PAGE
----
Times Colonist: June 8, 2008

Give Woodwyn to us, Tsartlip band says

Federal government should buy farm; First Nation will decide how to use land


I watch the effort to purchase the Woodwynn Farm bordering Tsartlip First Nation, the community where I was born and of which today, I am chief and I say what many of us feel and believe: This is our land.

To this day the WSANEC people identify with the land that is now called Woodwynn Farm. Our ancestors occupied this territory for thousands of years prior to the arrival of the European settlers.

The creek is called K’ENES and was once used as a pathway of escape from the great flood. The pathway was also used as an escape route for our children, women and elders during times of war.

STOTELUS TTE SWE,WO,ET translated to the creek of the thunderbird joins K’ENES and the water flows from our sacred mountain, LAU,WEL,NEW.

The land that the farm sits on was once covered with old growth cedar trees and when the settlers wanted the land for farmland, they cut down all of the cedar trees and just burned them. Our ancestors trapped otters, mink and muskrats on this land. Our elders to this day remember utilizing the natural resources that have all but dwindled into memory.

One hundred and sixty years ago, my people lived and roamed freely throughout the Saanich Peninsula, the Gulf Islands and along the mainland’s coastline. The fish were plentiful and the land bountiful. We were blessed. Today, we the WSANEC people are reduced to living on small acreages looking out at the ever-expanding society around us while our land is traded and bartered away.

Does anyone really believe that we have been fairly compensated for 160 years of oppressive behaviour on the part of the invading Europeans who destroyed our way of life, stole our land and have tried everything to break us? As First Nations we strive to exercise our aboriginal rights and treaty rights that are continually questioned by society and are regularly discarded by government officials. Why is this?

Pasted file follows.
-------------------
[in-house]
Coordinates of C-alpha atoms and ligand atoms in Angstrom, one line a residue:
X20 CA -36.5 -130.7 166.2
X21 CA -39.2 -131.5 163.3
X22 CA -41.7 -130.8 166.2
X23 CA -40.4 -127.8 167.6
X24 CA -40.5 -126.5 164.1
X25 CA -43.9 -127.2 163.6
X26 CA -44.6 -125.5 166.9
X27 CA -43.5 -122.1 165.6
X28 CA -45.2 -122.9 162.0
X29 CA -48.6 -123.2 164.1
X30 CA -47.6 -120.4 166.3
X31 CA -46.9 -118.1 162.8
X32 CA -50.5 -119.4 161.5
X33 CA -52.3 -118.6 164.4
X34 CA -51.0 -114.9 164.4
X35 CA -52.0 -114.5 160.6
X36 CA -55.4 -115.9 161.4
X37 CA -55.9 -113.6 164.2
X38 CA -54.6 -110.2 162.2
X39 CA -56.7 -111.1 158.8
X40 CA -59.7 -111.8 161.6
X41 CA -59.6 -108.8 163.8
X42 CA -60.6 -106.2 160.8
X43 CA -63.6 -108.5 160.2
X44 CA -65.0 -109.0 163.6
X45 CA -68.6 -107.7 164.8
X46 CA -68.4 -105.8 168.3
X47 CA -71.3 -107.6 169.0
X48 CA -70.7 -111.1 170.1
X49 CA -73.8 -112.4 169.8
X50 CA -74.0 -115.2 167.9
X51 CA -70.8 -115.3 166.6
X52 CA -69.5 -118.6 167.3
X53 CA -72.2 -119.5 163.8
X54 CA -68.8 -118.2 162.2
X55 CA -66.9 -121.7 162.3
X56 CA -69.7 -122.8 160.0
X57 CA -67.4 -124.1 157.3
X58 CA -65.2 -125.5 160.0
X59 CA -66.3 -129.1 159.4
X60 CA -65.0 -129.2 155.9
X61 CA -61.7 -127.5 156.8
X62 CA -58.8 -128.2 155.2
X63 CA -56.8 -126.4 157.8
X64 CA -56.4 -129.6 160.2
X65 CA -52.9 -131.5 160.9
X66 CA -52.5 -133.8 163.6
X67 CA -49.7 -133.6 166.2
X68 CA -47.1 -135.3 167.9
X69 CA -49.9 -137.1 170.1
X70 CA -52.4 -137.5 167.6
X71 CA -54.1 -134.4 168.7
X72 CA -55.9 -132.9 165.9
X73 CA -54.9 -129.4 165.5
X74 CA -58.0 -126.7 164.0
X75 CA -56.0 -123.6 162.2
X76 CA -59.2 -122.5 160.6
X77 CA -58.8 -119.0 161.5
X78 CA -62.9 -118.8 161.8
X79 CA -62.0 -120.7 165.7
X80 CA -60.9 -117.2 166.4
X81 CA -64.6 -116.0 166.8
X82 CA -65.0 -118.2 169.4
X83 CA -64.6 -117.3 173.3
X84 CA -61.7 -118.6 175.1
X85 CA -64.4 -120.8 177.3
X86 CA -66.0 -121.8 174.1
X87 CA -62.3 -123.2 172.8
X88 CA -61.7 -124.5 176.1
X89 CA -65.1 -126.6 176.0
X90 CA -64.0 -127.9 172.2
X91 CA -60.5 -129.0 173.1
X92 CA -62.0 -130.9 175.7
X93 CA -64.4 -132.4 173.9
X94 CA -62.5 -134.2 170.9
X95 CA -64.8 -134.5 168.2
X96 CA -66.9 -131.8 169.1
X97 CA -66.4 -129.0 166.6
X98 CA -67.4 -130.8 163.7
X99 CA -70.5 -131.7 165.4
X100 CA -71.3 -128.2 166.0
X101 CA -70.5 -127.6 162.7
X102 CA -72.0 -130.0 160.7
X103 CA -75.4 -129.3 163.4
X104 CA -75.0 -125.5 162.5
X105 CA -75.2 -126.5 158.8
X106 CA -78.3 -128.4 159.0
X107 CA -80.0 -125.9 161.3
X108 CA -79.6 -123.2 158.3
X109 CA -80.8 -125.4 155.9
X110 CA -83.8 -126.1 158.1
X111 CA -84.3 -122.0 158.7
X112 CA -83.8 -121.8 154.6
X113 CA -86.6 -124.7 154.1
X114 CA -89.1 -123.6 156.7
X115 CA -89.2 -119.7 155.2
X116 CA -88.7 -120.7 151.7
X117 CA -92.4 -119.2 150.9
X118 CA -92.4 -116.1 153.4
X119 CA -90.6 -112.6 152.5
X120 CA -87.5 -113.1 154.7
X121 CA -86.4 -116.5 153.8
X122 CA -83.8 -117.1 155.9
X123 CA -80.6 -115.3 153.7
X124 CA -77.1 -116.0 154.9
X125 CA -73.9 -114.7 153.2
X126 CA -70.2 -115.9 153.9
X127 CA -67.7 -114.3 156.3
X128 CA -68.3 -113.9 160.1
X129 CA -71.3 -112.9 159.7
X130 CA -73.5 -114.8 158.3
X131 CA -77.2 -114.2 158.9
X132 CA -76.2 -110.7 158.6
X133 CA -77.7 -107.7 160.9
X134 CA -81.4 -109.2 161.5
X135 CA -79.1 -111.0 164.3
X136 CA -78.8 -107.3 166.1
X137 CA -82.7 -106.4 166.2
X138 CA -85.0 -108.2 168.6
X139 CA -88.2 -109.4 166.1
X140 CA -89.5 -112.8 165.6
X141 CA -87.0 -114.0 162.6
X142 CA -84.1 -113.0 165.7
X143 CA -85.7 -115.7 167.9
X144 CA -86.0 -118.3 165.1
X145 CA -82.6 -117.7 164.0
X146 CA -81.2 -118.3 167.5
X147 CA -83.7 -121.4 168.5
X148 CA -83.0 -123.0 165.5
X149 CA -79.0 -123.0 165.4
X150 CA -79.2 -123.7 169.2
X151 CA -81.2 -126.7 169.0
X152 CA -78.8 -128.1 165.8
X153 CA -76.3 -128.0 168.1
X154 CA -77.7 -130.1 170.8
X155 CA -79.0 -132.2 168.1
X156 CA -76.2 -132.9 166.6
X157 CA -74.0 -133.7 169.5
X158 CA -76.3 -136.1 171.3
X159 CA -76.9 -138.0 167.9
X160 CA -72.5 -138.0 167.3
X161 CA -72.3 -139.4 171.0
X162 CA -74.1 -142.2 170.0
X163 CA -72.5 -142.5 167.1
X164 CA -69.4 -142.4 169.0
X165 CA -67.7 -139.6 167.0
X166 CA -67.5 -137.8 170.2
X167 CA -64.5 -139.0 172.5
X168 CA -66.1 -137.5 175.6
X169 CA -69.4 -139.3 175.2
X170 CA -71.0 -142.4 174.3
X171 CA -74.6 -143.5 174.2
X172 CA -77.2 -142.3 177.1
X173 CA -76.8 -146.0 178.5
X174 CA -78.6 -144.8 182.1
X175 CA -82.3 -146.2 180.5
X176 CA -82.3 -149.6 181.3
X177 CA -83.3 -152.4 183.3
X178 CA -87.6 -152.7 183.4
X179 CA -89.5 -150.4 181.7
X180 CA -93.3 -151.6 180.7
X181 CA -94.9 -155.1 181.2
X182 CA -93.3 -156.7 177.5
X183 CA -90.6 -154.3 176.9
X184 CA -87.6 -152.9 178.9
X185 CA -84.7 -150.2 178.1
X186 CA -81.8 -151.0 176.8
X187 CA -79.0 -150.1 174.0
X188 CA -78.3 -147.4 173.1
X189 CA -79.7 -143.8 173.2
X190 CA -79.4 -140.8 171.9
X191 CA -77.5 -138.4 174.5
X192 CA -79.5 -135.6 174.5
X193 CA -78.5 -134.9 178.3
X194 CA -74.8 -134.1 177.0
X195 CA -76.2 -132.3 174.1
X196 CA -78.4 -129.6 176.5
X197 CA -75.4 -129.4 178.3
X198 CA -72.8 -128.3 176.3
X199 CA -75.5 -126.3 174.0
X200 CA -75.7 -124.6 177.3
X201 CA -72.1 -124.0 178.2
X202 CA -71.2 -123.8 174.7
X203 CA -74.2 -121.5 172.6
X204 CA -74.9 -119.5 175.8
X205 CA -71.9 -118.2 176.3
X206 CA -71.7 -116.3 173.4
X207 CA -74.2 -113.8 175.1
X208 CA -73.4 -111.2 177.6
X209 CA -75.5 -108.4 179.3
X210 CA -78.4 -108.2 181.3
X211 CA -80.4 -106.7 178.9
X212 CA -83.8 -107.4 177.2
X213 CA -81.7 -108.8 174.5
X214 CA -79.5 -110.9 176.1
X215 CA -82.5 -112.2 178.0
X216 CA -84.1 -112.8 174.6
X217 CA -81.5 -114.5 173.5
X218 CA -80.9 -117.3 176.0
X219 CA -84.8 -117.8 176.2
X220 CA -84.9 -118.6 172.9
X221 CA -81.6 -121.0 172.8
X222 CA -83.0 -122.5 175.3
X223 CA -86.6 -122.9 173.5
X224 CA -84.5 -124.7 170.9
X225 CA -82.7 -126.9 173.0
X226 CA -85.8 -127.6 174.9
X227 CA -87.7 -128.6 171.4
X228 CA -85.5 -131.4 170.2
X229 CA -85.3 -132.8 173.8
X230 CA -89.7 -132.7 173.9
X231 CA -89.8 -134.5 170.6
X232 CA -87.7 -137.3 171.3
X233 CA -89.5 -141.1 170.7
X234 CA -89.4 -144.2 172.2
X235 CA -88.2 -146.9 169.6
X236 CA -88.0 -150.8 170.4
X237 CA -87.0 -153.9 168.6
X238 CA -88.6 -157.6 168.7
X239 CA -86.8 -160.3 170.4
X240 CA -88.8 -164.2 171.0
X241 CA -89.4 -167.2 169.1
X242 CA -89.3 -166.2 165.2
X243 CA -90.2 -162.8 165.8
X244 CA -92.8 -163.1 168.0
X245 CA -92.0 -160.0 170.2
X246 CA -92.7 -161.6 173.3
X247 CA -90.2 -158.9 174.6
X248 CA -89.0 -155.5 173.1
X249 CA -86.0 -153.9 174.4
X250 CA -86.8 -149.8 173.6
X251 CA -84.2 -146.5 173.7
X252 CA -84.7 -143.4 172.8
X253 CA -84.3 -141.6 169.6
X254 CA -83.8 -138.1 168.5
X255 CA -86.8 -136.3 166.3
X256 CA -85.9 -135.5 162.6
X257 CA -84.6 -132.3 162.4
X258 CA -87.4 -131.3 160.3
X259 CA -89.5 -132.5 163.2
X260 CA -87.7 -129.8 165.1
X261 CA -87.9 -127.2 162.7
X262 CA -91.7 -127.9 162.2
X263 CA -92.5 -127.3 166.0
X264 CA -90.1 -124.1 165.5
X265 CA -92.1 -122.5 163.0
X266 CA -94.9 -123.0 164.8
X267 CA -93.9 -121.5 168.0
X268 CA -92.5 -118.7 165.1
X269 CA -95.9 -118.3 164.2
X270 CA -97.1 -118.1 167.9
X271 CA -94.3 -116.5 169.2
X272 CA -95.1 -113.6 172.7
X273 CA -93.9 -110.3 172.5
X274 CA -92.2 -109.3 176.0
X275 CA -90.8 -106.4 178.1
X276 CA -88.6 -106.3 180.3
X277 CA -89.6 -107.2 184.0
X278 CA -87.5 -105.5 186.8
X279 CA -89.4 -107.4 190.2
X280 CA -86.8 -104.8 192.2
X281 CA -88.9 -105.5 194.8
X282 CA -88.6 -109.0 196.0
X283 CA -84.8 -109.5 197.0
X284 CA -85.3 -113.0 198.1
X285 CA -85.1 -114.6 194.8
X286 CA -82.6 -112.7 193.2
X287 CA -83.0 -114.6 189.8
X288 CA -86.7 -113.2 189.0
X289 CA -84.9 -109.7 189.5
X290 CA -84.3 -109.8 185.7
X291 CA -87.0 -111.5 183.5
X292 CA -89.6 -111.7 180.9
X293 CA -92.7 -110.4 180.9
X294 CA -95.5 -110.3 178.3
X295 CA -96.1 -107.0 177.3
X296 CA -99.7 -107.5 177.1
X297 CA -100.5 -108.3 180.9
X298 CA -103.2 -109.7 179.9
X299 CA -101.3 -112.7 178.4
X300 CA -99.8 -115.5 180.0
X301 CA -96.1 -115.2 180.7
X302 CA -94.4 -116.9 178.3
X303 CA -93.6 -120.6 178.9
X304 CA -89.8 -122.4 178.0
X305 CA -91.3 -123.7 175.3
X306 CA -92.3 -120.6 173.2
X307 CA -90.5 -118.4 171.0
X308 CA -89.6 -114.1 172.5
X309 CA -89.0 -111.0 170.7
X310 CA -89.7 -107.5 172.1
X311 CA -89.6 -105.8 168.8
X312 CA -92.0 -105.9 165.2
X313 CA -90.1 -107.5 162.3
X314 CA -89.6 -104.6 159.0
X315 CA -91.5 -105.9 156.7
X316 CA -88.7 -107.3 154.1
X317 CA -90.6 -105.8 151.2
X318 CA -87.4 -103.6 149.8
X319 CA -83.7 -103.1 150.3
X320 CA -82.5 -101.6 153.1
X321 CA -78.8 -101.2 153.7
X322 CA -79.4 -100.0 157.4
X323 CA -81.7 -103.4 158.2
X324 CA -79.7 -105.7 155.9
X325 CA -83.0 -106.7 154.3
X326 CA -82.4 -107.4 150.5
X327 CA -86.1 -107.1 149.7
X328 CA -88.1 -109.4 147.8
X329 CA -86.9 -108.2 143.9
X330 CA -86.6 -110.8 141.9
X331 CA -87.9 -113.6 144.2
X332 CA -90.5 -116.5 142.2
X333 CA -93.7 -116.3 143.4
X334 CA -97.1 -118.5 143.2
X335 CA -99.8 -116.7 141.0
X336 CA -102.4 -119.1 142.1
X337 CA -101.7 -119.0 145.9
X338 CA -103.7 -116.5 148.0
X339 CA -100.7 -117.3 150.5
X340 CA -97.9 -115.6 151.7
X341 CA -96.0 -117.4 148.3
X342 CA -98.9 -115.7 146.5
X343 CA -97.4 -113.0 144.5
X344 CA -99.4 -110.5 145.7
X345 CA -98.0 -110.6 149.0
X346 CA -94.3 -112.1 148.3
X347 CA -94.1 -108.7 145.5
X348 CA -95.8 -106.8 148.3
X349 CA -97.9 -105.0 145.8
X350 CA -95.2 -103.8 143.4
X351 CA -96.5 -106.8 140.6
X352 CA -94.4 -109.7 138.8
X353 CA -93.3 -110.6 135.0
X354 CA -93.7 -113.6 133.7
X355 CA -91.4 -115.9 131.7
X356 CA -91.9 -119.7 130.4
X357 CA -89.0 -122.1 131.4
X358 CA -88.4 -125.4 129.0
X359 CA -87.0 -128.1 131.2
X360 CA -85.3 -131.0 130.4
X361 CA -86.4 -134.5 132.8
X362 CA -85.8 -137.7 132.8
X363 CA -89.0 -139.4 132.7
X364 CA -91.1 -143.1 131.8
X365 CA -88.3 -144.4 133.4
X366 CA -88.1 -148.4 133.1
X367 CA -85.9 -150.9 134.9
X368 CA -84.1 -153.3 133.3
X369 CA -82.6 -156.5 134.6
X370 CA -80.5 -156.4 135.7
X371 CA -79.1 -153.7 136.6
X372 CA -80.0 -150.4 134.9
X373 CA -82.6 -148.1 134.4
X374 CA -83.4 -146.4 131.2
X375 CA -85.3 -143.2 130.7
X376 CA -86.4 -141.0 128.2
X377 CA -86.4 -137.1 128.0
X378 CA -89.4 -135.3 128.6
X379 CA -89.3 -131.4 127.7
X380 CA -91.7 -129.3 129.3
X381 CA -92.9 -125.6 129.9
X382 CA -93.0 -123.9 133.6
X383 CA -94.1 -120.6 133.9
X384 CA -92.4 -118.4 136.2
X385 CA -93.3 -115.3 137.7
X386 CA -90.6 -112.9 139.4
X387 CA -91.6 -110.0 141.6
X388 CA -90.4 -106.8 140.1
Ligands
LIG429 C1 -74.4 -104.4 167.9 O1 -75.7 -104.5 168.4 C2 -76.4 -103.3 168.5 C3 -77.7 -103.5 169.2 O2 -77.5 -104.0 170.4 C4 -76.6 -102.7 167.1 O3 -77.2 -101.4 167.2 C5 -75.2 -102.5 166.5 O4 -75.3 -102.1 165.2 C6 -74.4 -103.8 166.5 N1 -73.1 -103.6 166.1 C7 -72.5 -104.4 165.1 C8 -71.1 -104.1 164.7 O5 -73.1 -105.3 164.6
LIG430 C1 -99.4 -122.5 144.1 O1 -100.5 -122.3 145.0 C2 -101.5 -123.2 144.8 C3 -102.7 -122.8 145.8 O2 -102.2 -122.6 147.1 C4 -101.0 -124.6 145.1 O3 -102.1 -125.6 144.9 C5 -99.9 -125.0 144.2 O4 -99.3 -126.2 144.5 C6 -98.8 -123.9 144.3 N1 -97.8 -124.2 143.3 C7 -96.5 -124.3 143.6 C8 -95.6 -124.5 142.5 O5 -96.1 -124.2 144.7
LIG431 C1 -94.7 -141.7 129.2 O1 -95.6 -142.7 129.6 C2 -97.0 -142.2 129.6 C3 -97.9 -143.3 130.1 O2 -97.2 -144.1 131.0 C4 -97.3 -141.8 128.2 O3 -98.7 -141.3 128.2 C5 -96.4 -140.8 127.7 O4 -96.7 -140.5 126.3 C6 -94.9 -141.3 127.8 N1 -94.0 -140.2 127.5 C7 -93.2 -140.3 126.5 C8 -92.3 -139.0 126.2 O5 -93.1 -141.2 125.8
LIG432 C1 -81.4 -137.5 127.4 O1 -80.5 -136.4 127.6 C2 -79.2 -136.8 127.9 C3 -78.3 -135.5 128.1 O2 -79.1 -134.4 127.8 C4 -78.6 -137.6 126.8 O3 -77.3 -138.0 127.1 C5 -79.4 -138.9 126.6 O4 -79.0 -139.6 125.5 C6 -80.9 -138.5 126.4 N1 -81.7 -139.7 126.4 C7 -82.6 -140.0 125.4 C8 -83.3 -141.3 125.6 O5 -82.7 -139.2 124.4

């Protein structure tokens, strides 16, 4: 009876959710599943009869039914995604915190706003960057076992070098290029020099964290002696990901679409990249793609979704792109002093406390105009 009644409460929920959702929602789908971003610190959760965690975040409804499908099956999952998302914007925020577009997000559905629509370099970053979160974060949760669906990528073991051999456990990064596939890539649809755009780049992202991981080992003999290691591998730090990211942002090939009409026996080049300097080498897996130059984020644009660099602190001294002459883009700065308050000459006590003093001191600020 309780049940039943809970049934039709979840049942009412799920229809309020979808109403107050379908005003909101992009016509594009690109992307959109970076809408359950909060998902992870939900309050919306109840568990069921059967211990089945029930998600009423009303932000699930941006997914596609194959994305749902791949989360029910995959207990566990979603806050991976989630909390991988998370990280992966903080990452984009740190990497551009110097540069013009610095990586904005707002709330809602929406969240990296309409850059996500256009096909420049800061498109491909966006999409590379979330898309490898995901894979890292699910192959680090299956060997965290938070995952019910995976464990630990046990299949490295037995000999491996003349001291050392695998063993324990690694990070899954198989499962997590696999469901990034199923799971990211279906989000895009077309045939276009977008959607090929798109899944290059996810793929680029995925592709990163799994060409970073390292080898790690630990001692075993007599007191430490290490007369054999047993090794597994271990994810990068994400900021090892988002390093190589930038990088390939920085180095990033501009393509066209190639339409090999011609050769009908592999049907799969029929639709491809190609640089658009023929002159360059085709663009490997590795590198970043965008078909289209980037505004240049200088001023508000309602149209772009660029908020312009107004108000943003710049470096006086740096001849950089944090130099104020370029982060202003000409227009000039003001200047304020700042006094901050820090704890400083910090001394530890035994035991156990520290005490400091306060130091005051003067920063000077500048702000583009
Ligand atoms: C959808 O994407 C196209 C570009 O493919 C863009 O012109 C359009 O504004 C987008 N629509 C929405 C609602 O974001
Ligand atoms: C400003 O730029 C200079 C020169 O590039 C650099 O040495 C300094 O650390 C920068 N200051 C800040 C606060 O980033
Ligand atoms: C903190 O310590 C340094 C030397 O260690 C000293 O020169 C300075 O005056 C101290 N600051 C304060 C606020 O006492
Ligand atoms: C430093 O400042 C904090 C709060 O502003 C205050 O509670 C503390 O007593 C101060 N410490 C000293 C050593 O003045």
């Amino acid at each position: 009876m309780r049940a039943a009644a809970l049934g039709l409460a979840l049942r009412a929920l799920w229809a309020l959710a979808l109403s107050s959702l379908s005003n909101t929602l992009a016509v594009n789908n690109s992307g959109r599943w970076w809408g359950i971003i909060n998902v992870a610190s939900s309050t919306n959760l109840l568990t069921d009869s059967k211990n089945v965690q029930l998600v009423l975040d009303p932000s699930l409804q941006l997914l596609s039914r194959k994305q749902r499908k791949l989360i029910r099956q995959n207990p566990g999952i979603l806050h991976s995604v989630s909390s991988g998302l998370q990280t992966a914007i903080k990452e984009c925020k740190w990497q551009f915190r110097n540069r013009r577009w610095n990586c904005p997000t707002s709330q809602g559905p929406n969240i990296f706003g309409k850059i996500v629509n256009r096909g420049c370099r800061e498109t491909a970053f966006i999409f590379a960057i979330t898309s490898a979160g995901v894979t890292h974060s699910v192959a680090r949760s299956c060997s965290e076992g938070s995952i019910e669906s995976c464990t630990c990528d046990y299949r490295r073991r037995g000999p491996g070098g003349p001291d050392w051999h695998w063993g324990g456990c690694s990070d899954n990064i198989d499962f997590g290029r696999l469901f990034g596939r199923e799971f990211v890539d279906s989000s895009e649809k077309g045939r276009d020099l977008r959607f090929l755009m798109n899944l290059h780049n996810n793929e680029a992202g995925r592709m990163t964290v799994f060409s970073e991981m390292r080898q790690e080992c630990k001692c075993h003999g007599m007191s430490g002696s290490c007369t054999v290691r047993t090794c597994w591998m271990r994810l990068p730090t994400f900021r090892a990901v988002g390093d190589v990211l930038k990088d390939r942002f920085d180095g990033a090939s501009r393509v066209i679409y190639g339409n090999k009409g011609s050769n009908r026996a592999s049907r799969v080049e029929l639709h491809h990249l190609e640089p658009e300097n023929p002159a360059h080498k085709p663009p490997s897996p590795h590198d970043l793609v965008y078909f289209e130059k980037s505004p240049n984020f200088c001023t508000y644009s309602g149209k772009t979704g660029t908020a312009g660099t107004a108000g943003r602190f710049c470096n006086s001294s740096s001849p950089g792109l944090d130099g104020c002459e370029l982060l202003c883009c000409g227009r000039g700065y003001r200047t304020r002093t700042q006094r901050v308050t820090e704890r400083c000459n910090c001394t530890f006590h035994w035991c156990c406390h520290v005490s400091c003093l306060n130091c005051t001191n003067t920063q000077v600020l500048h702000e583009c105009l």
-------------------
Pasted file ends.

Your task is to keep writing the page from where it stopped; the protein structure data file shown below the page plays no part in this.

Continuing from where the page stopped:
Although my community struggles to meet the economic demands of society, our identity as WSANEC First Nation People is alive and strong. The fact that our families know our lineage and witness our history in the memories and stories of our elders give great strength for us as a people. Our history goes back in time long before any land was designated as farm land by a government that is not our own.

Our extended families and our cultural practices are unique in modern Canadian society dating back farther than the 160-year mark of the settlers. We identify with our traditional territories and have a long history to this land. While we have our problems, many of which are related to the atrocities that have occurred in our lives and those of our ancestors, we are not a defeated people. In 1852, before British Columbia became a province, we were recognized as a sovereign people when Governor James Douglas signed our treaty. Douglas didn’t defeat us and the bureaucrats and politicians of today won’t defeat us either.

Economically, Tsartlip is not a rich community. A high percentage of our population is under 20 years old. We are growing quickly, and our land base for housing and economic opportunities is limited. Close to 50 per cent of our families live off reserve and our population is increasing annually.

Why shouldn’t we look at Woodwynn Farm, land on the very border of our reserve, and say to the Canadian government, we want you to buy that farm for us. There is not much land left around here. Let us have back a part our traditional territory.

Woodwynn Farm should be returned to the WSANEC Tsartlip First Nation.

When this happens, we will be pleased to discuss possibilities with those currently lobbying to purchase the property about how we might work together for the benefit of all our surrounding communities.

Chief Ivan Wayne Morris wrote this on behalf of the council members of the Tsartlip First Nation.

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